I was walking out to the stadium in a sea of fire drill induced students last week. As I rounded the corner I heard it. One girl to another “I am like going to get soooo fat this semester.” I didn’t have to turn around to know that the girl probably weighed less than 125 pounds. Only skinny girls say that. Only the ones who don’t actually have to worry about anyone else commenting about their weight. Why in the world was she concerned about her body fat? If I still had that metabolism I wouldn’t be wasting time saying “I am going to get soooo fat” when I could be shoving copious amounts of peanut butter m&m’s in my mouth.
This came just hours after I had had a mini break down in my closet because I couldn’t find a work-appropriate-Friday-casual-sweat shirt to put over my post baby body. I looked in the mirror and all I could see was what was wrong. My pull over was just too tight for my vanities comfort. And dress pants are less than forgiving as well. The “bottom half” part of dressing every day is not something I look forward to.
And yesterday, a girl in the special-ed class pointed at my stomach as we were passing in the hallway and said “you are going to have a baby!” Wow…..that…felt….awesome… I couldn’t even yell at her for doing it as developmentally, she is just in that stage right now.
In high school and college I never thought I had body issues. I mean, not the looks kind. No matter whether my body could get me out of bed and to school on time, It turns out that at 5’6″ and 120 odd pounds you do have body issues, you just don’t realize it because society approves of your body. But it turns out I have them. And having babies back to back has brought them out in me.
It is ironic in the worst sort of way. I have never been healthier. Truly. I am stronger than I have ever been (thanks to the healthy weight of the Peanut and five pm toddler dance parties). I don’t wake up every day in pain or so exhausted I am literally puking. I have the freedom to make plans without saying “as long as I feel up to it.” I can grow and birth babies with comparatively minimal difficulties. My body works great. And yet, I have never been harder on it.
When I tell my daughters that it is what is inside that counts, I want to mean it. When I tell them they are beautiful, not they would be beautiful if….I want them to believe me. I want to be conscious of my diet and exercise because I want to be able to play with my girls, not so I can fit into all my pre-baby clothes. I want to live out for them “beautiful and healthy comes in lots of shapes and sizes” not “it matters what the boys think, and they like skinny bodies.”
I know that I am slowly making my way back into my clothes, but I also know that my body will be different than it was before. And I want to be okay with that. Proud of that even. I don’t like the way my students talk about their own bodies as the enemy at the ripe age of 15. How did that happen? How did a 15 year old in a size 0 come to fear an extra five pounds above all else? How did a 28 year-old who was miraculously healed of a disorder Dr.’s still don’t even know how to diagnose come to loathe a healthy working body that has fed and housed two beautiful babes? How did that happened?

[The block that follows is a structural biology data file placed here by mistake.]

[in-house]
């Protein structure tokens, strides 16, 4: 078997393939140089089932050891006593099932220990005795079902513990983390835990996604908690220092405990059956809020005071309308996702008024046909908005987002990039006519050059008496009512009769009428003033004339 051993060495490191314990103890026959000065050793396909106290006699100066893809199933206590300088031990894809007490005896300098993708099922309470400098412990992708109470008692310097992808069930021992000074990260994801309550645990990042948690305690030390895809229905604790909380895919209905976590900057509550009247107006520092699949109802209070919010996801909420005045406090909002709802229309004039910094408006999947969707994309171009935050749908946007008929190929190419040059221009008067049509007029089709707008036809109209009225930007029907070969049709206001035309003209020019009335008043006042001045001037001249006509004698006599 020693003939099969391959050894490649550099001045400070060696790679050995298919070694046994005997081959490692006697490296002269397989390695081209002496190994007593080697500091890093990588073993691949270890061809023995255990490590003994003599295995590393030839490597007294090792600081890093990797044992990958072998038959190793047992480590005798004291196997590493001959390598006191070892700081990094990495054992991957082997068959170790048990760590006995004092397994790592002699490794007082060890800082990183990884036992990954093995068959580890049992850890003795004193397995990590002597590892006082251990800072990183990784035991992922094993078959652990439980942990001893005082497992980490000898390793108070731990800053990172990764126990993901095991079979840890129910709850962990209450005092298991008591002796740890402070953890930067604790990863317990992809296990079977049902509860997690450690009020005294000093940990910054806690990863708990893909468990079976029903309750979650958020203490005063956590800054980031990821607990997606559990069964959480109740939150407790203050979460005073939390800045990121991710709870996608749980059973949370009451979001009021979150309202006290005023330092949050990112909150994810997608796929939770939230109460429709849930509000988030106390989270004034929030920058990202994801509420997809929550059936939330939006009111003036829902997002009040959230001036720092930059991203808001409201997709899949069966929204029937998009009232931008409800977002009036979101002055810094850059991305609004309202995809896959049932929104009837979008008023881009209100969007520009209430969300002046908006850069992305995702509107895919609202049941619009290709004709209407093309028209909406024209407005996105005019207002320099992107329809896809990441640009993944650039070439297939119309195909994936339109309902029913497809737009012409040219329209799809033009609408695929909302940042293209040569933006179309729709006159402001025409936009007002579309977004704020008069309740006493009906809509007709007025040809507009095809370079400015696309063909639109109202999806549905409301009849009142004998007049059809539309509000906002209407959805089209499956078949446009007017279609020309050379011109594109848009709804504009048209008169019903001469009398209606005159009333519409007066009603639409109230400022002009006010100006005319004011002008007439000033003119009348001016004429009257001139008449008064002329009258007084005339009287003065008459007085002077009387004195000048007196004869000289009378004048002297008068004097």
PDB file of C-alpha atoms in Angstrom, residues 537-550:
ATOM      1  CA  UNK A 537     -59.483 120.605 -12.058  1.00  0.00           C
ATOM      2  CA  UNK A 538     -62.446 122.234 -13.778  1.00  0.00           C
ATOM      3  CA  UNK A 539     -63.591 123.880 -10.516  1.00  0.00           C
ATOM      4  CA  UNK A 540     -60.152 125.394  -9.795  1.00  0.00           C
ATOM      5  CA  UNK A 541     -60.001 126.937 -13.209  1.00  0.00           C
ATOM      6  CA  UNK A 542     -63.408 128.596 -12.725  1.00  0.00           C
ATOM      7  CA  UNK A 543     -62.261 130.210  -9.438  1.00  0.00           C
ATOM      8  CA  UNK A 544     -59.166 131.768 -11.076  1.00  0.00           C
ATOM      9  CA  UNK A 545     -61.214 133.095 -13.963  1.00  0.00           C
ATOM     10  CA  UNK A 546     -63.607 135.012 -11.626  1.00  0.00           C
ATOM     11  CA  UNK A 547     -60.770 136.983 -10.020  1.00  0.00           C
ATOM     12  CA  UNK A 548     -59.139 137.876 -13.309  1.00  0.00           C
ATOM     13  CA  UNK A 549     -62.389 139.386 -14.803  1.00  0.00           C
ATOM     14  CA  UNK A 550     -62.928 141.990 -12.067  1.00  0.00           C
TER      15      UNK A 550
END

Could it be that this world offers very little grace? We are told that good enough isn’t good enough! Perfection is the new good enough! That if we only tried harder did more we could and would reach the standard that is in fact impossible to reach. And not just in our physique, in our jobs, as parents, as friends and Christ followers. I feel like the world is screaming at me: If you only tried harder you would do better! You aren’t enough! Bad parent! Bad wife! Bad teacher! Bad, bad, bad, step it up!
It is time for me to tell the world to shut it. There is no longer space in my thoughts for those lies. God says I am enough. My body is enough, whether it fits into my dress pants or not. I am done running on that treadmill that gets me nowhere even as it increases in speed and incline. I will instead stroll hand and hand through the day with my savior, whose burden is light. I will do the best I can, and trust His grace to see me through. Rather than depend on my own efforts. And I will be kind and gracious, even to myself.
This body of mine seems to be ground zero for me when it comes to my year of giving grace to myself and others. And I am starting to understand why. It is the thing I can’t hide. The thing that is out there, not explained away. It isn’t perfect, and that is okay, imperfectly perfect even. Yes, I think we will start calling it that instead. After all isn’t that what Paul said? Something about God’s perfections coming through from my weaknesses?
But he said to me, “My grace is sufficient for you, for my power is made perfect in weakness.” Therefore I will boast all the more gladly about my weaknesses, so that Christ’s power may rest on me. 2 Corinthians 12:9
Yeah, that. I think that sounds good.